Actors who were totally miscast, all wrong for the role, and yet did a wonderful job with it.

Giving credit where credit is due: I am so totally ripping this question off from Talkin’ Broadway’s All That Chat

All the Stephen King threads make my first choice Sissy Spacek in the role of Carrie White. She was too thin, too pretty, and at 26 possibly too old, yet she made ethe character come alive.

Lee J. Cobb was totally unlike what Miller had in mind for the lead role of Willy Loman in Death of a Salesman. Miller himself has said so, but he created the role on Broadway and made it his, so he’s pretty much the default image (even though they got Fredric March for the film version).
Miller himself later said, when Dustin Hoffman took the role on Broadway, that he was more of what he had in mind.

Johnny Depp in Sweeney Todd. He was too young, too slight, too pretty and not a strong singer - but by the end he had won me over anyway. Unlike HB-C who faced the same problems and never really became Mrs Lovett (a role definitely played by Angela Lansbury IMHO).

Everyone thought Michael Keaton was miscast as Batman – too lightweight and hard to believe as the Dark Knight. But he was probably the best of all the Batmans.

In an odd way, Keanu Reeves as John Constantine. Aside from the fact that the entire movie was completely transplanted and kept much fo the feel, but none of the detail of the original, Keanu was surprisingly good as a depressed, sick son-of-a-gun with few redeeming qualities, but who steps up to be the hero anyway.

Yeah, it’s weird. I love Constantine the film but hate the liberties they took with the characters. It totally stands on its own, but is a pretty faithless translation of the comic book John Constantine.

Like you said, they nailed the feel of the film.

I remember when Robert Altman’s film Nashville came out, one of the local critics thought it was the best movie of the year, while another despised it. The paper ran their two columns side by side.

One review included the line “Henry Gibson, stunningly cast against type. . .”

The other said “Henry Gibson, woefully miscast. . .”

Anne Hathaway in Rachel Getting Married. Now, she’s branched out a bit, but at the time, she was the sweet girl-next-door. Ella Enchanted, Princess Diaries, etc. had been her previous experience, but in Rachel, she was disturbed, addicted, etc.

Also, Will Ferrell in Stranger Than Fiction. He’s usually the jerk or the man-child, but in this movie, he was subdued, confused, frightened… and he pulled it off.

And while we’re talking about comedians who can pull off drama, I loved Dane Cook as Mr. Smith in Mr. Brooks. He was so sly, so manipulative, so disturbed. Totally unlike his stand up where he’s flailing around as a goofy idiot.

In my head, I always pictured John Constantine to be a lot more like Gregory House, but my mental image would not fit that film.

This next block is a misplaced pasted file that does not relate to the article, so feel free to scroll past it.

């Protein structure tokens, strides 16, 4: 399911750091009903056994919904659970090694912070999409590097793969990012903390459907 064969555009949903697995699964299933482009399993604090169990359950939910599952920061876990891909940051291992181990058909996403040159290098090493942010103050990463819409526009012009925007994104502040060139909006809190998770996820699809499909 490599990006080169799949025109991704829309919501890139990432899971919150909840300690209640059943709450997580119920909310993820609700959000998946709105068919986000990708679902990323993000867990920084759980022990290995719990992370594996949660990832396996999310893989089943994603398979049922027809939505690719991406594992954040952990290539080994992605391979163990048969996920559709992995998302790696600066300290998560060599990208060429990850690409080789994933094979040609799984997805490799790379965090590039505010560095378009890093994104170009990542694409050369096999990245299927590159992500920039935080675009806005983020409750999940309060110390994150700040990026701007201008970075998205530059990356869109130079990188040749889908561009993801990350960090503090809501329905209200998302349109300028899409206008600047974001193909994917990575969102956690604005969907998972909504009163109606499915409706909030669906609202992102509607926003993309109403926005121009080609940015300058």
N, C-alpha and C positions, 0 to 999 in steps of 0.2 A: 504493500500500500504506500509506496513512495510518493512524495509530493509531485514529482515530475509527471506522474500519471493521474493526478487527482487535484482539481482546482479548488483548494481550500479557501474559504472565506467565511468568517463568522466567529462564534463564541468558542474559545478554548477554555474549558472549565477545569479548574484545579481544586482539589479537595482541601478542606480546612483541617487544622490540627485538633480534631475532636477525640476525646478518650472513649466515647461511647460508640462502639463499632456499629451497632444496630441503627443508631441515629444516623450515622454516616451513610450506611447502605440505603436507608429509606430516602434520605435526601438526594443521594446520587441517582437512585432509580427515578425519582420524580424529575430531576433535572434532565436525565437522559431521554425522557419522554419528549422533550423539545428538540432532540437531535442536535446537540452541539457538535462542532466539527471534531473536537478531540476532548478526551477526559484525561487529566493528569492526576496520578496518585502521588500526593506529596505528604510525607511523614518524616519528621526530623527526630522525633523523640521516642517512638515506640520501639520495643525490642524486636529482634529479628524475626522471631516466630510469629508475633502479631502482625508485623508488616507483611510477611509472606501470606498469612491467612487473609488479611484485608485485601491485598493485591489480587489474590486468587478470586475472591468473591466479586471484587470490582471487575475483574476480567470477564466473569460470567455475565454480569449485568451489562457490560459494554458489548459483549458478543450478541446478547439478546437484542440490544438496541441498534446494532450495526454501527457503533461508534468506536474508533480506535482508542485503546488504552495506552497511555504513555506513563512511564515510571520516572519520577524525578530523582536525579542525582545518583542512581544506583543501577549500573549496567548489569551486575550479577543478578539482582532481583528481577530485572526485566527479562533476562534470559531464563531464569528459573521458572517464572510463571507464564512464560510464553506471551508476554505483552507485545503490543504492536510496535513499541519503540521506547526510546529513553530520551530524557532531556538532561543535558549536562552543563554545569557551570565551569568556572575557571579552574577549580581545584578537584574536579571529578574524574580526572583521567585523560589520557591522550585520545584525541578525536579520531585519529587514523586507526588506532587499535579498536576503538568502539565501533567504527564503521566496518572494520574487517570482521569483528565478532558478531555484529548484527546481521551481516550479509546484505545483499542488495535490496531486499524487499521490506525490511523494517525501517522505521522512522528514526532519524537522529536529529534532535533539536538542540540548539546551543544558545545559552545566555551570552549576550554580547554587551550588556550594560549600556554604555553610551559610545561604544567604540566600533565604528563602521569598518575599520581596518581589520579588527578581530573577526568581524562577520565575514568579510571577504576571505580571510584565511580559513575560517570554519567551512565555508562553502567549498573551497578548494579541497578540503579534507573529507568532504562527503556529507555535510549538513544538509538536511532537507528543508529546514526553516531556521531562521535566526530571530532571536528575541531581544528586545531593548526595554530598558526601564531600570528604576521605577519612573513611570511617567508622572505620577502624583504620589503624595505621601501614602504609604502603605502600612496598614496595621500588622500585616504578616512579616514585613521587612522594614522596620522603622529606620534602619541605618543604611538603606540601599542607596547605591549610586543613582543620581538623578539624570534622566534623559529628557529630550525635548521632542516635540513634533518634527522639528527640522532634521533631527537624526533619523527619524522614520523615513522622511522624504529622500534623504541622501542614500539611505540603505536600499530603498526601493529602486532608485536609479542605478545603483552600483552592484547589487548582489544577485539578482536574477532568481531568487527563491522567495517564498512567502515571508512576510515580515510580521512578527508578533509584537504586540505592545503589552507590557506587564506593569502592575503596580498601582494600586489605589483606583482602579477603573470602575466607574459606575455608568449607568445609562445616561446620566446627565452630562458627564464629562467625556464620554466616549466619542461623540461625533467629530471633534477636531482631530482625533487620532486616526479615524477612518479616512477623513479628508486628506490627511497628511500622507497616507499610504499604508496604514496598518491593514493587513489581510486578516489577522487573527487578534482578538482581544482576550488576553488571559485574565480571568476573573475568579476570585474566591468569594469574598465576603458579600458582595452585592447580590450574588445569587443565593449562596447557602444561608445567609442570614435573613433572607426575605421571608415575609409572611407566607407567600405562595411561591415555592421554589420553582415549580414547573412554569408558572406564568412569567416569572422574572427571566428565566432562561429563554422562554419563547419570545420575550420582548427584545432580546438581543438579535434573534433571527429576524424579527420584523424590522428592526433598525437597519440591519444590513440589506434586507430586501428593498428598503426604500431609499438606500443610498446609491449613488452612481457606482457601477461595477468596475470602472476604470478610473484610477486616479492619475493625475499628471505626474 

Harry Solomon was supposedly to be a fat couch potato, but when the producers saw French Stewart they rewrote the role.

Silimarly, T-Bag on Prison Break was supposedly to be an ignorant reneck type. But Robert Knepper’s interpretation of the role as cultured evil personified won them over.

By all rights, the casting of Tom Cruise as Lestat in Interview with the Vampire should not have worked. But damned if he didn’t perfectly embody the wicked, bisexual vamp.

In the Sookie Stackhouse (“True Blood”) books, Bill Compton was a Confederate soldier with young kids, which would put him in his mid-to-late 20s. **Stephen Moyer ** is 40-something, not to mention a Brit. When he first appeared on screen, it was jarring because he wasn’t what I pictured, but I’ve come to love him in the role.

Olivia Newton-John was way too old to play a high school senior, yet I can’t imagine anyone else in the role of Sandy in “Grease”

The part of Gareth Keenan in the UK “The Office” series was written to an overweight yet vulnerable guy. It took awhile for Gervais and Merchant to realize that young, skinny Mackenzie Crook would be the right choice.

And, of course, we have the fact that Angel on “Buffy” had a face of an angel. David Boreanaz was way too beefy for the role, but he worked for me.

Gregory Peck did a pretty good job in Moby Dick but he is too pretty to play a mangled sea captain

Charlize Theron, who was generally regarded as a lightweight beauty, did an amazing job playing Aileen Wournas in Monster.

Eli Wallach usually strikes me as cultured and well-spoken. He was totally wrong for Tuco in The Good, the Bad, and the Ugly and he absolutely stole it.

Speaking of which, who thought a foppish, English, comic actor could play an acerbic, drug-addicted, American doctor?

Daniel Craig as James Bond. Everybody was saying he was totally wrong for Bond, he’s not good looking enough, you can’t have a blond Bond, he’ll be terrible, etc., until Casino Royale came out and squelched the naysayers.

Anne Hathaway did a topless scene a the movie Havoc before she did Rachel Getting married. Havoc was really bad but it was nice to see her hooters.

Randle Patrick McMurphy is one of my favorite fictional characters, and my personal image of him was so strong, when Jack Nicholson portrayed him in the movie version of One Flew Over the Cuckoo’s Nest, I was disappointed by his portrayal. Eventually, I came to accept that there was no one right way to play the role, and that it was a spectacular performance, but it had a lot of prior imagery to overcome before I could admit that.

Similiarly, Bill Murray in Lost in Translation

Micheal Cera in Scott Pilgrim was a total miscasting at first… But watching the film, he truly made the role his own, and it worked.